Reflections from Lesvos
As many Ballyholme Dental Practice patients will know, I recently travelled to Lesvos in Greece to work in Moria (the main refugee camp) as part of the Health Point Foundation Dental Project.
The project is run in cooperation with a ground coordinator and volunteer dental professionals. We aim to deliver vital dental services to refugees, seeing around 20 patients a day on a ‘first come, first served’ basis. People queue from 8AM until the clinic opens shortly after 9AM and then register to be seen. If they are too far back in the queue, they start afresh the next day.
The facilities are basic but adequate and cross infection control is good. We work through an interpreter and treat the immediate needs of the refugees. The camp authorities are completely overrun trying to provide immediate health needs and sustenance to nearly 8,000 refugees in the camp. Sadly, they are now running out of space and tents as the camp was intended to hold only 1,100 people.
As other European countries are slow in their acceptance of refugees for resettlement, they are held here for a very long time. Yet more arrive daily, approximately 1,000 in April 2018 alone.
As we were leaving last June, the government was closing many camps around northern Greece, but it seems with recent events in Syria more unfortunate people are still arriving. There are also many Afghani, Iraqi, and Iranian families who have lost their homes or loved ones and made the decision to try to reach Europe for safety and hope of a better life.
Outside of the functional work carried out by the UN and the bigger NGO’s there are many smaller volunteer organisations trying to provide a little humanity and relief for these unfortunate people.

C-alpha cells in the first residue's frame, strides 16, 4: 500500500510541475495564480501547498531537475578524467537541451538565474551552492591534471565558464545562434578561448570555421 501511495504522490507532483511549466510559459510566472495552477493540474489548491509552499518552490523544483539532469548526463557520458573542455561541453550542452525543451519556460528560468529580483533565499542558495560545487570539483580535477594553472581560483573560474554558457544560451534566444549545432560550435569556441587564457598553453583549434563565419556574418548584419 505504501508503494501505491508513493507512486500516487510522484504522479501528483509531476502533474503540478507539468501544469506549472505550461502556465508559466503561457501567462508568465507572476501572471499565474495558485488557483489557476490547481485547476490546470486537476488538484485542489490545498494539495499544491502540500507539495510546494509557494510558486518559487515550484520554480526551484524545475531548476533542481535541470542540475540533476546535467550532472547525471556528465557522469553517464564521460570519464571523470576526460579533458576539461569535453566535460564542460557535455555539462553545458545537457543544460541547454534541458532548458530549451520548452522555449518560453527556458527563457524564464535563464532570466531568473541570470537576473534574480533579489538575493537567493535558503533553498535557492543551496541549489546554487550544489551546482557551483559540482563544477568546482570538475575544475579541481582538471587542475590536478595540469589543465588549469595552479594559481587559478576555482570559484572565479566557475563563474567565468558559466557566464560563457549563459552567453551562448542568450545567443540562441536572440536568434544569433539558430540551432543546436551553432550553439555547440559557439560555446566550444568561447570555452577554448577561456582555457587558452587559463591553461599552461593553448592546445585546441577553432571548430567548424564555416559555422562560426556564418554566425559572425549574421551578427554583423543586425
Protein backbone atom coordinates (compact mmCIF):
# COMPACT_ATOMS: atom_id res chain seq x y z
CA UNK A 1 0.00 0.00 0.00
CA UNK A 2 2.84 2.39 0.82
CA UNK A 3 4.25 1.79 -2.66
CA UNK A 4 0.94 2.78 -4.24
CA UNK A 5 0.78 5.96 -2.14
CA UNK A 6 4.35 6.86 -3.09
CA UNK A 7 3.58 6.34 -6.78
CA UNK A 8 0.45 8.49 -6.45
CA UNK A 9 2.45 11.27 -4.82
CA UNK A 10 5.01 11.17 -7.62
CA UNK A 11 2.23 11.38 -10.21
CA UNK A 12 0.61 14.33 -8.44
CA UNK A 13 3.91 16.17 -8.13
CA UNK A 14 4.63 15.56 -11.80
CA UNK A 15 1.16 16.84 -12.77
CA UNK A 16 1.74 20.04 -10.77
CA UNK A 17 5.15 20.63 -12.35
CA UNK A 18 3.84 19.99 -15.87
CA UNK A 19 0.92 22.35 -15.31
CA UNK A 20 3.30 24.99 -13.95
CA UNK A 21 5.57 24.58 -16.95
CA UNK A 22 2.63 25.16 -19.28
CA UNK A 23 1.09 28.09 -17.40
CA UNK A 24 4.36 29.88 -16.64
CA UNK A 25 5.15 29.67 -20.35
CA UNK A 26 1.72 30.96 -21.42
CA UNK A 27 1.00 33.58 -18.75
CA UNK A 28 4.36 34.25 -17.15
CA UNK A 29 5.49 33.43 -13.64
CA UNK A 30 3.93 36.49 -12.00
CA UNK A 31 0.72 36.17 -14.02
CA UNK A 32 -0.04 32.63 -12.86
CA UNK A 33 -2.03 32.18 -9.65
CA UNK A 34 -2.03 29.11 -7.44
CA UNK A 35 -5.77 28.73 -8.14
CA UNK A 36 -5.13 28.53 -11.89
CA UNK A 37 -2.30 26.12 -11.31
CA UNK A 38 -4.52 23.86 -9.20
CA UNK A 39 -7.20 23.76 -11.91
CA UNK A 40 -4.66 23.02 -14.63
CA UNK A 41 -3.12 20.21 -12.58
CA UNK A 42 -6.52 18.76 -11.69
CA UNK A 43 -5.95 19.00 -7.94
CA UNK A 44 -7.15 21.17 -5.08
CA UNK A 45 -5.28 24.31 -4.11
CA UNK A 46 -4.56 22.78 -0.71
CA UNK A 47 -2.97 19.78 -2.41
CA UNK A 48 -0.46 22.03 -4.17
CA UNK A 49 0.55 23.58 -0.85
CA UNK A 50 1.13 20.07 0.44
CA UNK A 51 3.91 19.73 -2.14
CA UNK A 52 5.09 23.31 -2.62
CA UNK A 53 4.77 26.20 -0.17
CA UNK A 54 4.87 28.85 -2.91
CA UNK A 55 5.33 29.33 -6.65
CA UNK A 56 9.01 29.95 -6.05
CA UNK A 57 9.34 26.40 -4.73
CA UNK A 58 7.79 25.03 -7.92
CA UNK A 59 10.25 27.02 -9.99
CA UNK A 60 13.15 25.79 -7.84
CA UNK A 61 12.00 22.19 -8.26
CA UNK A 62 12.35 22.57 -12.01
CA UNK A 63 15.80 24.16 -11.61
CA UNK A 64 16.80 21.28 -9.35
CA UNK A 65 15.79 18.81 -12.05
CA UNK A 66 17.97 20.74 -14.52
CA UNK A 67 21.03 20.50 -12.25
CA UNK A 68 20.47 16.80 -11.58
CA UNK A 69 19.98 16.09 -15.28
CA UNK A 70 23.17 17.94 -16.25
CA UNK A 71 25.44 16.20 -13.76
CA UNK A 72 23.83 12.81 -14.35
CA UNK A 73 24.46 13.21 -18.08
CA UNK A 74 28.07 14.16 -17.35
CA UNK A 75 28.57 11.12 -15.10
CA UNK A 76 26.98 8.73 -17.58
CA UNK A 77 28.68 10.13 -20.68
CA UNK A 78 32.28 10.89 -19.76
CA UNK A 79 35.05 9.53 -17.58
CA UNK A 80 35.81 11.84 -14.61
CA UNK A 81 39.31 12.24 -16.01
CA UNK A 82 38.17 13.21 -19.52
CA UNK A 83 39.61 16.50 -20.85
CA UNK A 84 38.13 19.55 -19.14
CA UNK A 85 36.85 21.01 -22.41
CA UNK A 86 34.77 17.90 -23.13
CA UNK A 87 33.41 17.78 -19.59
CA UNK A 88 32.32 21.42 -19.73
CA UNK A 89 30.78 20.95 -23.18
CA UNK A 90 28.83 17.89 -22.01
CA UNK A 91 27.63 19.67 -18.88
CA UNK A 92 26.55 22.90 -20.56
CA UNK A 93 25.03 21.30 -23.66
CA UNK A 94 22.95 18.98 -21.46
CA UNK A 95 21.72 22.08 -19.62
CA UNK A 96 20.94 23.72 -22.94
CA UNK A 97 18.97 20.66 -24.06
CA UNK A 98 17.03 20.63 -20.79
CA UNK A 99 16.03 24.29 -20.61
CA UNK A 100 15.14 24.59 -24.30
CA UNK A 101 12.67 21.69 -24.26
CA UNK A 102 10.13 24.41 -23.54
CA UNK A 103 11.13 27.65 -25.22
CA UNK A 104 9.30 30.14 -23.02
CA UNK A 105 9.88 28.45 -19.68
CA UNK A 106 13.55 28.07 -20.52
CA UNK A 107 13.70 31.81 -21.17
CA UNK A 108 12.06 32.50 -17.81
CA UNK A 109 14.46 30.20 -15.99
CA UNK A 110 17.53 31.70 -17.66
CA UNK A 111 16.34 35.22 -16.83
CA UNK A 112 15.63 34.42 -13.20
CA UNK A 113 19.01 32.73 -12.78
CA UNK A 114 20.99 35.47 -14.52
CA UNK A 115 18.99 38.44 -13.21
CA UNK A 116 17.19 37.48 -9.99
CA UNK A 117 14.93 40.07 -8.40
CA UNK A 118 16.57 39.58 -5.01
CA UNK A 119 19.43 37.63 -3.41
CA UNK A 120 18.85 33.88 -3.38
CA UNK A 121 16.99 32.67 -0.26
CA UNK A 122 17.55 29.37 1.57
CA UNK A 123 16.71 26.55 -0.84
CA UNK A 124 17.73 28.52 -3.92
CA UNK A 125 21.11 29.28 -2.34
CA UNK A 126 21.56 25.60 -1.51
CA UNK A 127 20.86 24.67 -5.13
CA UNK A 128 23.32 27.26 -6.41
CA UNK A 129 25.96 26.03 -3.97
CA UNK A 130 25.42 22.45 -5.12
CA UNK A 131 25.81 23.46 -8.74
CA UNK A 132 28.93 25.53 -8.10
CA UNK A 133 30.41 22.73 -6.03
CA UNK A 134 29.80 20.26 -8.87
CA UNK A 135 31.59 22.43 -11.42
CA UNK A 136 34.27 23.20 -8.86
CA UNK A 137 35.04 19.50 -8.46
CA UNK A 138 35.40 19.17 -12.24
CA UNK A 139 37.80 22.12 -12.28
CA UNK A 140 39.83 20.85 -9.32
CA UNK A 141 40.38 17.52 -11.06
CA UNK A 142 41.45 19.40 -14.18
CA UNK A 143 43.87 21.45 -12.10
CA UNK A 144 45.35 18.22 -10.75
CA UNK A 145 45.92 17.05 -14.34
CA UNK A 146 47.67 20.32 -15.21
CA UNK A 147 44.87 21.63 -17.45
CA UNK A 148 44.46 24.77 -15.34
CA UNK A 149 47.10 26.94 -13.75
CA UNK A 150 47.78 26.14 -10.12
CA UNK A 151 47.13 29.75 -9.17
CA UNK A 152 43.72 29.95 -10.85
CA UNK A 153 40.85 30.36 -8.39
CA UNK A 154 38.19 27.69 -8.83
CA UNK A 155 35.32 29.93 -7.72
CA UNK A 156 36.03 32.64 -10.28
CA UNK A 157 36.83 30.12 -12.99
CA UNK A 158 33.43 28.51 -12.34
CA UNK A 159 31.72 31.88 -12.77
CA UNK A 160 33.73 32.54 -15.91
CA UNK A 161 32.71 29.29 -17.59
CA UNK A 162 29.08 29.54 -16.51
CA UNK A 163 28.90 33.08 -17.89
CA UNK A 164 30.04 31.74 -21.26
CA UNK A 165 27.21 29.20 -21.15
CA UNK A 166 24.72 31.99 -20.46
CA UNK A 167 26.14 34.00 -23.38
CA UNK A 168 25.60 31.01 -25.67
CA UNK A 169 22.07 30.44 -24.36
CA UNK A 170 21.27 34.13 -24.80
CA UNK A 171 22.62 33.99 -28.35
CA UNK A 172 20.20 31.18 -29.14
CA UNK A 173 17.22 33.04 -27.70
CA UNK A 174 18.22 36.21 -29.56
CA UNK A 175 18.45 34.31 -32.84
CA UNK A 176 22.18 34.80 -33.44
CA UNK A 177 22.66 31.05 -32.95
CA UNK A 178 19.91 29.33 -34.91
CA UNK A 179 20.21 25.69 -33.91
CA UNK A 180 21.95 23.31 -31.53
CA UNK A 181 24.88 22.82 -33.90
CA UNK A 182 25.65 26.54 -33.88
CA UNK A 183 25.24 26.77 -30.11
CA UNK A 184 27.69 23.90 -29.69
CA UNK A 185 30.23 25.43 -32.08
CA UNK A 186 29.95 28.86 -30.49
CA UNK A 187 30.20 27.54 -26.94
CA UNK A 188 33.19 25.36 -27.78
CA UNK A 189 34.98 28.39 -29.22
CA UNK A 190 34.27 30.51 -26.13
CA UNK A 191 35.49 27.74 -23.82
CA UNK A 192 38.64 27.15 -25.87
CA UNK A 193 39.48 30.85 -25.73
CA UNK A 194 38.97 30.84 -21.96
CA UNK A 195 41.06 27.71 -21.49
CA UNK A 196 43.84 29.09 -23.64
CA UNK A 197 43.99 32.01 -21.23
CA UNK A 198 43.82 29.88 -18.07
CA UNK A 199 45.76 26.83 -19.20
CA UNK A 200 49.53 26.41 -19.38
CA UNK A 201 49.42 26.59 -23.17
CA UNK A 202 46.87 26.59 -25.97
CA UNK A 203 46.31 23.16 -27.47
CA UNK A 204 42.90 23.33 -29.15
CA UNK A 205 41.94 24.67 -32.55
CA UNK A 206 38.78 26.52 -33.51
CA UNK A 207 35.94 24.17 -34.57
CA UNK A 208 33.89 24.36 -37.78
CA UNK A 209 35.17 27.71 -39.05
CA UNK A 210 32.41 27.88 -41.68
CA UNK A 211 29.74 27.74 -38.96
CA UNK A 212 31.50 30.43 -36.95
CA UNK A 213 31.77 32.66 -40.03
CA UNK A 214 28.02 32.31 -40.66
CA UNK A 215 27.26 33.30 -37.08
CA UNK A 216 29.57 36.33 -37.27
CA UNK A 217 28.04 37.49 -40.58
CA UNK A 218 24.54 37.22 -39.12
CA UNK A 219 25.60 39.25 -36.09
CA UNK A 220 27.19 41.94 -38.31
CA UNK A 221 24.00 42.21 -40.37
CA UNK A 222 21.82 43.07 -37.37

Home for a Day provides a safe haven and a meal for a small number of refugees daily where they can come away from the camp for a few hours and eat around a table with friends and family. This is impossible to do when sharing a tent with no cooking facilities for multiple families.
Shower Power is a small organisation that provides a facility for women to come and have a hot shower. Again, this simple idea can provide dignity and relief for many women who struggle to have any privacy within the overcrowded camp.
Although living conditions are horrendous and no one really knows how long they will be kept in the camp, I found most people to be polite and friendly. They were so glad that someone from the outside world had made the effort to come and see them and take time to listen to their stories. They are all trying to get on with life and live with as much dignity as possible under the most difficult circumstances.
I would like to extend my sincere thanks to everyone who supported our fundraising efforts last year Without your generosity we would not be able to provide this vital service to our fellow human beings who are most in need.
Dr. Lisa Light.